Linking up today with It Just Takes One (http://onegirl-itjusttakesone.blogspot.com/) for her Chasing History series. We’re learning about the women of the Bible and how their stories can impact OUR stories.
There is no way that the Bible can include the names and stories of all those early believers who chose to follow Jesus and had an impact on their world. The book would be enormous! But I find myself fascinated by those whose names were mentioned in passing, because we all know that God doesn’t do anything by accident. What can we learn from these people who merited a mention in God’s Word?
When I thought about writing a post for this link up, Lydia is not the woman of the Bible I was considering. I just happened across her name while I was turning pages, and when I stopped to read her brief story, I immediately felt a kinship with her because we seem to share the spiritual gift of hospitality.
In Acts 16, we meet Lydia as she’s part of a group of women gathered on the Sabbath near the river. Luke says that they expected to find a place of prayer there, so maybe the ladies were having a prayer meeting. Paul began to speak to the gathering. Here’s how Luke describes Lydia:
“One of those listening was a woman from the city of Thyatira named Lydia, a dealer in purple cloth. She was a worshiper of God. The Lord opened her heart to respond to Paul’s message.” Acts 16:14
Purple dye was expensive in those days, so if Lydia is a merchant selling purple cloth it’s safe to assume that she is not a poor beggar woman. Most likely she had enough money to get whatever material goods she desired. She’s also not from this town, because Luke tells us she’s from Thyatira. Lydia was already a worshiper of God, but God opened her heart to hear Paul preach the gospel. (Can I interject here that I think it would be simply marvelous to be known as a “worshiper of God”? ) Despite all her worldly wealth, Lydia knew there was something missing, and maybe that’s what drew her to the river that day.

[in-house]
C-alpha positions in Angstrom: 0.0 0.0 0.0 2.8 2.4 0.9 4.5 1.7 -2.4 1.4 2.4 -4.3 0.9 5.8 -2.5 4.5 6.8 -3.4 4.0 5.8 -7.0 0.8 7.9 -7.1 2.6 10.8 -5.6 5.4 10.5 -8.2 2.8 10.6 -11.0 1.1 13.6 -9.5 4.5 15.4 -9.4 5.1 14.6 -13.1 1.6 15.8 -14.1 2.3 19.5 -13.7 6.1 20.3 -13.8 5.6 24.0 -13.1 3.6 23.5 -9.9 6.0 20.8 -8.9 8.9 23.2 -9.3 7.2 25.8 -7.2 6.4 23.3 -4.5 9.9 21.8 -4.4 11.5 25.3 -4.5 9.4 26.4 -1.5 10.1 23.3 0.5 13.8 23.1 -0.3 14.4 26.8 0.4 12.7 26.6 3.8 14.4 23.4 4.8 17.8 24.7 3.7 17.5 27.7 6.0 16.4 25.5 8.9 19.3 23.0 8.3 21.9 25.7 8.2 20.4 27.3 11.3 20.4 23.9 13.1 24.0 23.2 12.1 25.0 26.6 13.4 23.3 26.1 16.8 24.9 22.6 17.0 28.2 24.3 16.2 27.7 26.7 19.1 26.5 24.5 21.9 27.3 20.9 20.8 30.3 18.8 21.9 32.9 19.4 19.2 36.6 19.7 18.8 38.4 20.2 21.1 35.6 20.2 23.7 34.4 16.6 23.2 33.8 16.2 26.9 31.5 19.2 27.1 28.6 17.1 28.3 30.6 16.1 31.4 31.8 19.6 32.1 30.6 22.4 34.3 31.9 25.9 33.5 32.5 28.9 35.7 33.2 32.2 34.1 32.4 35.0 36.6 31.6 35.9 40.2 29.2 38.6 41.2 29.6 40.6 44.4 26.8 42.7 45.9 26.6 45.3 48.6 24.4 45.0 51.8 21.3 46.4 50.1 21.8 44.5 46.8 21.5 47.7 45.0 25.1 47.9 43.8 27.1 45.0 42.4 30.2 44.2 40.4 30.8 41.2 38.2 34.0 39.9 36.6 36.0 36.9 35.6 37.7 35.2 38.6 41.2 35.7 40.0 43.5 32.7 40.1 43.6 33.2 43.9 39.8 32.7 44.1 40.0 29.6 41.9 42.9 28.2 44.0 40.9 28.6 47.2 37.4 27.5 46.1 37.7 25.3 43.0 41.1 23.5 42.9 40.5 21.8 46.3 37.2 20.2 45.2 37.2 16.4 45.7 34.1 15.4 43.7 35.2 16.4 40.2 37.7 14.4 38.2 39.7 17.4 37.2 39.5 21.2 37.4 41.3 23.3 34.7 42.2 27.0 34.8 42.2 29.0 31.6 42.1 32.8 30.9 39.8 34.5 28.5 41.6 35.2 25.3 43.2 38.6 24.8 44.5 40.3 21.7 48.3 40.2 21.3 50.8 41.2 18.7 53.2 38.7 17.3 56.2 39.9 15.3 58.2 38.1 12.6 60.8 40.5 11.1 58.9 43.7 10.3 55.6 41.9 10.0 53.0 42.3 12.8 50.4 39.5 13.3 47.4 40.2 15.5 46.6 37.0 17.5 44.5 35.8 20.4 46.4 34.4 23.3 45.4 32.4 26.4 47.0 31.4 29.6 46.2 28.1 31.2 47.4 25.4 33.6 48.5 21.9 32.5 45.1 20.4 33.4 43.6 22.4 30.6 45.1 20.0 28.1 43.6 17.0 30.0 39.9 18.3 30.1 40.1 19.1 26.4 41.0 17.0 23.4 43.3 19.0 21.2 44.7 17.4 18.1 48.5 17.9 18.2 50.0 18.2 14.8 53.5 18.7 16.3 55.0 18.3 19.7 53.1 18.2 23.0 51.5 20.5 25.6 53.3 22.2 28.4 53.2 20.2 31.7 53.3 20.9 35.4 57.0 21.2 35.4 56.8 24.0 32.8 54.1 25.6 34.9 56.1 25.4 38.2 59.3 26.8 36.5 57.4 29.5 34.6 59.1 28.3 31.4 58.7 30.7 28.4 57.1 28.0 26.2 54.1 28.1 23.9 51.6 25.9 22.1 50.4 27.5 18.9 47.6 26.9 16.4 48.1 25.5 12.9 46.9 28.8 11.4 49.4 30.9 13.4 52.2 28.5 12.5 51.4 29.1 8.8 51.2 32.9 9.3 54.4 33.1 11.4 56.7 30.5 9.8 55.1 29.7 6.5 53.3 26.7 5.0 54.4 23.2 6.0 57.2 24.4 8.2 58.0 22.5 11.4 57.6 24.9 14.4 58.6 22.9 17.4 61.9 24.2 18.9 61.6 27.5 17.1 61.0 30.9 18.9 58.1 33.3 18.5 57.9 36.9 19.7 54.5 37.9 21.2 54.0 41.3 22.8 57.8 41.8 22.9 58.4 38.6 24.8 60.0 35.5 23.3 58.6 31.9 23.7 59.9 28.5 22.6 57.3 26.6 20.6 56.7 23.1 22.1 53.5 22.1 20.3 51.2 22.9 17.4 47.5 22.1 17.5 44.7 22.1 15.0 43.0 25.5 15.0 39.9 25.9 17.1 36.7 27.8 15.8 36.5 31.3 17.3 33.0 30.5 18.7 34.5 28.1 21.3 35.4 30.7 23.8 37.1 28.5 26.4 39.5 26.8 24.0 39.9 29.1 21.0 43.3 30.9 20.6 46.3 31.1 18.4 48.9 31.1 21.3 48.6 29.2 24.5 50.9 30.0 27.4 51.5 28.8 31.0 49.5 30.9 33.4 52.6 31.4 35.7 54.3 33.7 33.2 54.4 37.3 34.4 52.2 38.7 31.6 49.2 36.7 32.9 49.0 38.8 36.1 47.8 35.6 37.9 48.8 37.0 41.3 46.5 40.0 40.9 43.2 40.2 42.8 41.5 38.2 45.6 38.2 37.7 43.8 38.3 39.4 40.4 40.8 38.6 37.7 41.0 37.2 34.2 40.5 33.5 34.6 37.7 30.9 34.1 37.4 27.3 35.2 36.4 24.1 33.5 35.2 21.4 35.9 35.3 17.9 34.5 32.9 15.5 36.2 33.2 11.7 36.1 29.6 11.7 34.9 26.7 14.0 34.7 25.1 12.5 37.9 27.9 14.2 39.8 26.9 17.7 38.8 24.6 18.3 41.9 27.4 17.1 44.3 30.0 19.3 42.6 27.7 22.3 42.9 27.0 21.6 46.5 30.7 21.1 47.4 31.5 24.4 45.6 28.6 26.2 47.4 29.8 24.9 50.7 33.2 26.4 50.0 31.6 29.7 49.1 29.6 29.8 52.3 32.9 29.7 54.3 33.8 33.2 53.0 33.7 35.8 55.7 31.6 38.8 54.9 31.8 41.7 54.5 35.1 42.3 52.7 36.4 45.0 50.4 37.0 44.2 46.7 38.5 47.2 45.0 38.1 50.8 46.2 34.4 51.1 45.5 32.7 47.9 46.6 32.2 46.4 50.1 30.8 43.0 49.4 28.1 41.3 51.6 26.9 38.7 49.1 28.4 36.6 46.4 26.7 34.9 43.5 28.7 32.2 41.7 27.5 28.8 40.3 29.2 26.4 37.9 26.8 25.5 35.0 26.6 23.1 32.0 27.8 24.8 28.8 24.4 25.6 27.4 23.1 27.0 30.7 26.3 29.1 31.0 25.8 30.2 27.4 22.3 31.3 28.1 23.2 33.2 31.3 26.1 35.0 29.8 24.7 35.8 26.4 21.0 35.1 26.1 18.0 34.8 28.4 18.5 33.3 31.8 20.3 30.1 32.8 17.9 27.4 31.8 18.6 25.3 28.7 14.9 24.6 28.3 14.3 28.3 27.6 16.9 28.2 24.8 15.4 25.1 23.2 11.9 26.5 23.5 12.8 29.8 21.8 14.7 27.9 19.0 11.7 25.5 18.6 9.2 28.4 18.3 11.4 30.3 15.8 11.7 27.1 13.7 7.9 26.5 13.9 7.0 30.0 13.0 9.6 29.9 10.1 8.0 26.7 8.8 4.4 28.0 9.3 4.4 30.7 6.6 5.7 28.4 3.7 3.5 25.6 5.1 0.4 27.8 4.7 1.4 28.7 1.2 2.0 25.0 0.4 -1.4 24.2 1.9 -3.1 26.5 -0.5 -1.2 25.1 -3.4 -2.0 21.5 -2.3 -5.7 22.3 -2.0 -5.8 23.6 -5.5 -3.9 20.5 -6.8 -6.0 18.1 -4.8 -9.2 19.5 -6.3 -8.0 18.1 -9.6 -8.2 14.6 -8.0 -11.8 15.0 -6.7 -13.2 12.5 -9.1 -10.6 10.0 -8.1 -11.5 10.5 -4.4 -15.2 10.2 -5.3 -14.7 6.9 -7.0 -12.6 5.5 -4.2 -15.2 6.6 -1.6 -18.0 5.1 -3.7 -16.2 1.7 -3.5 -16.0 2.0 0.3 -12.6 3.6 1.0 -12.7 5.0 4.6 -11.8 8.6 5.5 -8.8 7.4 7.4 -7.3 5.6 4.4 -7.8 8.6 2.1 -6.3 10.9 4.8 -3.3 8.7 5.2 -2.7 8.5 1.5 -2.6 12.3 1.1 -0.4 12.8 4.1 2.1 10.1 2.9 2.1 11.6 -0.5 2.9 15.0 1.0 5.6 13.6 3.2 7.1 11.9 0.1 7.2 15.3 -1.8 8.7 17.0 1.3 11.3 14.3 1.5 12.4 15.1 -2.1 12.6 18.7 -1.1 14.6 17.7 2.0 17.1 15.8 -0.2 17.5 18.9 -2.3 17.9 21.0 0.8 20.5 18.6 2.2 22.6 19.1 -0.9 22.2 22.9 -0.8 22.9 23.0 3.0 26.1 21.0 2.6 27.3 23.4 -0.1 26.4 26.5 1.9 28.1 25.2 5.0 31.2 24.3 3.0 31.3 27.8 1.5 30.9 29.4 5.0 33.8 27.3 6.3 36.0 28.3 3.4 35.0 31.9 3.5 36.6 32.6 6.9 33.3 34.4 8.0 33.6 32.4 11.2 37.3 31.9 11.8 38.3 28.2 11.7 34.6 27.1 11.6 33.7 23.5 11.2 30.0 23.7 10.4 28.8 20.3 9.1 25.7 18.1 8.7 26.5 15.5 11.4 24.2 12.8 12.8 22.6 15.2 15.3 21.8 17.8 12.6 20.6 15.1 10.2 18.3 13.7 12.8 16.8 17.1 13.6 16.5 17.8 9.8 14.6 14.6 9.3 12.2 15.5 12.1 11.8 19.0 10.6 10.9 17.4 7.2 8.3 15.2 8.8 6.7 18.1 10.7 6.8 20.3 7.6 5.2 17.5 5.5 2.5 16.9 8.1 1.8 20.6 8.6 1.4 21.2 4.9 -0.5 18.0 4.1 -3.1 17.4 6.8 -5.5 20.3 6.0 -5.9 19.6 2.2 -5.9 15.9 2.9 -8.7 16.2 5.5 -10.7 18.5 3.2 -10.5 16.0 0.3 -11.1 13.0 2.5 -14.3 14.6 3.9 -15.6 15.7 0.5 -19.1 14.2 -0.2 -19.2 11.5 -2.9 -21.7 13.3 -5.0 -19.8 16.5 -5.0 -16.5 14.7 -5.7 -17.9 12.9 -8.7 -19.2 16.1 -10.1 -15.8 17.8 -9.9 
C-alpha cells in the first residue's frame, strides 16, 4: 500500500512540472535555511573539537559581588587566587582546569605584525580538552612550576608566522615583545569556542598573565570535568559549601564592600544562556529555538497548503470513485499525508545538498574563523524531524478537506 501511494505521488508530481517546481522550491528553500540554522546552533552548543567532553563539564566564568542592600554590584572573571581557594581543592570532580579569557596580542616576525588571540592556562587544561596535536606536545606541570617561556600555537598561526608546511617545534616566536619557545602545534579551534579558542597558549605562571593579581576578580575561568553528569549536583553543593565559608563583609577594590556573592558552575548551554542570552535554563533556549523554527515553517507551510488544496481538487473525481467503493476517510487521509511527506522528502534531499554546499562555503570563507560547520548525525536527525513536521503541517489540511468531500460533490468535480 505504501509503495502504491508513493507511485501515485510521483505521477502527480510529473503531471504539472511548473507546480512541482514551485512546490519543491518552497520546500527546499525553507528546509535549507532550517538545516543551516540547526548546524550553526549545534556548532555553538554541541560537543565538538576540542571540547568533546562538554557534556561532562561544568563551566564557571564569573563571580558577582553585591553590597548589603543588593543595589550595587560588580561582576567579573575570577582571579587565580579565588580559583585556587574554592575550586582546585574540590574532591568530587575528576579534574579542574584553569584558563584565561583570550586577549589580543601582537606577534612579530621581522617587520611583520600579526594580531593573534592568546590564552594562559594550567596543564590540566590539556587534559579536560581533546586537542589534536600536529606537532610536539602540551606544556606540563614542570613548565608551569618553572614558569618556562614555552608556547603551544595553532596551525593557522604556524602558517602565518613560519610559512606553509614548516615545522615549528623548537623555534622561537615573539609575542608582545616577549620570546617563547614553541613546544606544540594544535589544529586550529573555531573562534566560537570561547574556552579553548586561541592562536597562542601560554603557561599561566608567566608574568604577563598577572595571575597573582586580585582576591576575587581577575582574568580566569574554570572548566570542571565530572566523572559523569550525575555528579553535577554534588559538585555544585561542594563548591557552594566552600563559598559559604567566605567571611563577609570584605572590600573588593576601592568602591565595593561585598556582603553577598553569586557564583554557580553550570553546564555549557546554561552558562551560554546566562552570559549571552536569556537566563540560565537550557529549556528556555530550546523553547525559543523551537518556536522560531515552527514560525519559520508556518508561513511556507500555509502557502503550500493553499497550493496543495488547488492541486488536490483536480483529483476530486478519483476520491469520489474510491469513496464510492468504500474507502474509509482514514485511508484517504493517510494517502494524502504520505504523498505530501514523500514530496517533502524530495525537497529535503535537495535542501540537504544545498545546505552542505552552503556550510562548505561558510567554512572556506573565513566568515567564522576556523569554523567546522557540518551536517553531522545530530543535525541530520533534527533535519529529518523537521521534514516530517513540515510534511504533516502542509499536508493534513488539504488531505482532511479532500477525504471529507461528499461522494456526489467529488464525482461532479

My church’s mission statement is that we are to be “missionaries where we live, work and play”. It sounds like Lydia would be right at home in my church because the next thing she does after she hears the Truth preached by Paul is go home and convert the members of her household.
“When she and the members of her household were baptized” v. 15
I think that’s what all God-fearing mothers want – to see the conversion of their households. I know I do. I have seen two of my three children choose to follow Christ and be baptized, and the youngest one is asking some questions that lead me to believe she’s on the way.
It’s the next thing that Lydia does that really makes me feel like we would be friends. She invited Paul and his companions to come stay at her house. Not come for dinner or coffee, an event with a defined ending. To stay. Have you ever done that – invited people you didn’t know well to come stay or live at your house? Or even people you DO know well?
A few years ago my husband and I welcomed into our home a friend who was going through a rough time. He and I share the gift of hospitality so to us it was a no-brainer. She’s in trouble and needs a place to stay? She should come stay with us! And so she did, for four months, along with her three children. So many people would tell us that they could not imagine taking someone into their home like that, and what good people we were to do it, etc., but we didn’t do it to show how “good” we were. We did it because we couldn’t imagine NOT doing it, and I’m not saying it that to brag. It was fun being together and it was very difficult sometimes, but if I could go back I wouldn’t do any differently. The way my husband and I see it, God gave us this home and we want to use it for His glory. With her three kids and our three (at the time), it would have been easy to get sucked into worrying about the damage that was being done to the walls, carpets, etc, but a house is just a building. It’s walls and floors and a ceiling, and all that can be repaired if necessary. People and relationships and what goes on inside the walls are far more important than the structure.
The next part of this chapter describes Paul and Silas being thrown into prison. (and includes one of my favorite verses, Acts 16:25) Finally, in verse 40, there is another mention of Lydia:
“After Paul and Silas came out of the prison, they went to Lydia’s house, where they met with the brothers and sisters and encouraged them. Then they left.”
When they’re released from prison, where do Paul and Silas go? They go to Lydia’s house, where they felt welcomed and safe, like home base. They took the time to encourage their fellow believers before moving on to spread the gospel into Thessalonica.
Lydia may not be as well known as some other women in the Bible, but there are no bit players in God’s kingdom. We all have a part to play and all those parts fit together like pieces of a puzzle. We may not think our invitation to have a friend over for coffee matters much, but maybe it means the world to that friend. And maybe seeing that you take the time to welcome in a friend will encourage someone else to do the same.